Man in the Arena

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I recently ran into the famous Teddy Roosevelt speech known as the “Man in the Arena”,  It focused on a key attribute of leadership – the ability to survive and recover. What differentiates leaders from followers in the former’s willingness to live a life of risks.  I thought I would share it:

“It is not the critic who counts; not the man who points out how the strong man stumbles, or where the doer of deeds could have done them better. The credit belongs to the man who is actually in the arena, whose face is marred by dust and sweat and blood; who strives valiantly; who errs, who comes short again and again, because there is no effort without error and shortcoming; but who does actually strive to do the deeds; who knows great enthusiasms, great devotions; who spends himself in a worthy cause; who at the best knows in the end the triumph of high achievement, and who at the worst, if he fails, at least fails while daring greatly, so that his place shall never be with those cold and timid souls who neither know victory nor defeat.” (Theodor Roosevelt, Speech at the Sorbonne, April 23, 1910)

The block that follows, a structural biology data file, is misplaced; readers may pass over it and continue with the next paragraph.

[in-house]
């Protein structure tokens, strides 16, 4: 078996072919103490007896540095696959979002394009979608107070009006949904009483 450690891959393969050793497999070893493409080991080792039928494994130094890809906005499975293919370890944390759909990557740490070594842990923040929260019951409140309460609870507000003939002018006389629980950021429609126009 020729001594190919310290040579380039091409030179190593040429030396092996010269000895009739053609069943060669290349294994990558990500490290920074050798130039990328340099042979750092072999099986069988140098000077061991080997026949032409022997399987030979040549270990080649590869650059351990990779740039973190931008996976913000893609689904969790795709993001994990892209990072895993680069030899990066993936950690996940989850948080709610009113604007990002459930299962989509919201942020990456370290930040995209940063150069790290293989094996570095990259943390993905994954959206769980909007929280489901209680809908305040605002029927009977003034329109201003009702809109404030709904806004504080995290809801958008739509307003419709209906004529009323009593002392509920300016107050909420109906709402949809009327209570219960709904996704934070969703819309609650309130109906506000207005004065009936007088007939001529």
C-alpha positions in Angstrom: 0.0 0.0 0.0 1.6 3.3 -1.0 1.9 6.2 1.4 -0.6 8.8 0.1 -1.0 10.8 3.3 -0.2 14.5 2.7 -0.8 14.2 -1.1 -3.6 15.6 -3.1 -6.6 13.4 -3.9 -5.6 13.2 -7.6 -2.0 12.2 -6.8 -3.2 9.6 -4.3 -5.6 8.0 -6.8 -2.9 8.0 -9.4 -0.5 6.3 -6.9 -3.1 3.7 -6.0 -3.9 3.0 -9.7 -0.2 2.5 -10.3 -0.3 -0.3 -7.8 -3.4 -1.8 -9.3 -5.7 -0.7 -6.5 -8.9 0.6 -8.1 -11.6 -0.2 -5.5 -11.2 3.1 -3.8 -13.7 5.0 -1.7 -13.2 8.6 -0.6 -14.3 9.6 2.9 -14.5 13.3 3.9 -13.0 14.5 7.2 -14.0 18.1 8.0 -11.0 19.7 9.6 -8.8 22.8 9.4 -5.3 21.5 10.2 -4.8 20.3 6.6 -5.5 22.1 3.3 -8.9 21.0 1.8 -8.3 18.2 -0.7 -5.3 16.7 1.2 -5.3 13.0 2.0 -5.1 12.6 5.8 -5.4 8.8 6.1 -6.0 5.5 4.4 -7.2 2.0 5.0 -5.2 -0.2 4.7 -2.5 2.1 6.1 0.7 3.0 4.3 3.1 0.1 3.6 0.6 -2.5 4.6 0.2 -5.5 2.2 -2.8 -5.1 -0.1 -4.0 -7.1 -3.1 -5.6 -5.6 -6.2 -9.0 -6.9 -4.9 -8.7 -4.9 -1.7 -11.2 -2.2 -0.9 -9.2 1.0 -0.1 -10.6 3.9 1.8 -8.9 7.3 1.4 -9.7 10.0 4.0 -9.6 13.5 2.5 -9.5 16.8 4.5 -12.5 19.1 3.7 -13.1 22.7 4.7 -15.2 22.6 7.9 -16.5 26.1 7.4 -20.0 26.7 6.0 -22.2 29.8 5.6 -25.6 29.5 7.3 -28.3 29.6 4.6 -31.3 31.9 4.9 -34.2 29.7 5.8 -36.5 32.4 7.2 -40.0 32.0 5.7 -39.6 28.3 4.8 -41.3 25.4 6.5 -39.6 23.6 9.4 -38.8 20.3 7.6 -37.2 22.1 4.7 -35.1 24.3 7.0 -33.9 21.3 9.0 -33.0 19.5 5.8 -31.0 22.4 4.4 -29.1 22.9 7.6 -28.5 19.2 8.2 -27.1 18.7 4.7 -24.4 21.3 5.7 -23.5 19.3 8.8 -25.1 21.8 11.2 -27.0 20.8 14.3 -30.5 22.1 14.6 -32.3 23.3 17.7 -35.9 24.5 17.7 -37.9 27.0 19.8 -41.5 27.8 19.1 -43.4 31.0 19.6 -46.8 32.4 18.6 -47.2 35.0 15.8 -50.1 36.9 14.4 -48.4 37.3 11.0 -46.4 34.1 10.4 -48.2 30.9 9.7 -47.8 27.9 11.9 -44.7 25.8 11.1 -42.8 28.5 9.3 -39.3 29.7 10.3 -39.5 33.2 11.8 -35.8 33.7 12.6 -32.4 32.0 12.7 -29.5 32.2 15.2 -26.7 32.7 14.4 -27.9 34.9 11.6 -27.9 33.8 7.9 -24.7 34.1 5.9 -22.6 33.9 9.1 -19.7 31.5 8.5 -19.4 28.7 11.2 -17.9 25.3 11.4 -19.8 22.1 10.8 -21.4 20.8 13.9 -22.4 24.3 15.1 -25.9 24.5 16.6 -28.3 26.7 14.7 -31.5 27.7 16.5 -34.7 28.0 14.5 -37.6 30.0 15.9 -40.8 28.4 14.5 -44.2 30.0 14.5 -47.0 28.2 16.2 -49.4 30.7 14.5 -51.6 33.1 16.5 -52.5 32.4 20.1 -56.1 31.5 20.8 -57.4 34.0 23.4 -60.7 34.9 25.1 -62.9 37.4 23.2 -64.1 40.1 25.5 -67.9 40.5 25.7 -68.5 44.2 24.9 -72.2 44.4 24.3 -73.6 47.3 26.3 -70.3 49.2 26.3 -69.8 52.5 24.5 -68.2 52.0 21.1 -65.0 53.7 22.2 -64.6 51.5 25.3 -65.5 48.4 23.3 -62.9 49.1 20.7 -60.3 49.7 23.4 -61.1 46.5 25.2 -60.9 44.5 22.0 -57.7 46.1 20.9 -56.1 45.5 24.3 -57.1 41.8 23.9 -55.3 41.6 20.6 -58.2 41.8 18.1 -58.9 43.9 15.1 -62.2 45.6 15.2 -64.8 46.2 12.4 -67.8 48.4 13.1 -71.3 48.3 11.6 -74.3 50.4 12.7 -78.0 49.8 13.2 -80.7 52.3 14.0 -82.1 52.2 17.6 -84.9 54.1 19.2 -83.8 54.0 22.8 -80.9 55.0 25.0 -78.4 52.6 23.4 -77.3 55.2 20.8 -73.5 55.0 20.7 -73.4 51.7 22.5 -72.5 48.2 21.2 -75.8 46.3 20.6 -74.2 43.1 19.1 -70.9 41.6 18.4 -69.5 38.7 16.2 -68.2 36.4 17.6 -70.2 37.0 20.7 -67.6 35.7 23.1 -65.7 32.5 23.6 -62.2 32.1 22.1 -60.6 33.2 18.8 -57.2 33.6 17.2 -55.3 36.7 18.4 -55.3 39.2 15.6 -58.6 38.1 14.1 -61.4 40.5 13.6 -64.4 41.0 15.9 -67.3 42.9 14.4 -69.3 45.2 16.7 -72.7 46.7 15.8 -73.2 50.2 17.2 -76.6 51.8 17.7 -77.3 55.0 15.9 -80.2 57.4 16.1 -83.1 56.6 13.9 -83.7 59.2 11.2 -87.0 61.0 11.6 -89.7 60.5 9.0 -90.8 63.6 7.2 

Are you the man in the arena or are you more passive?  Why? Think of the time you were in the arena – how did it make you feel? As Sir Richard Branson would tell us: it’s the risks that makes life exciting.  Share your thoughts.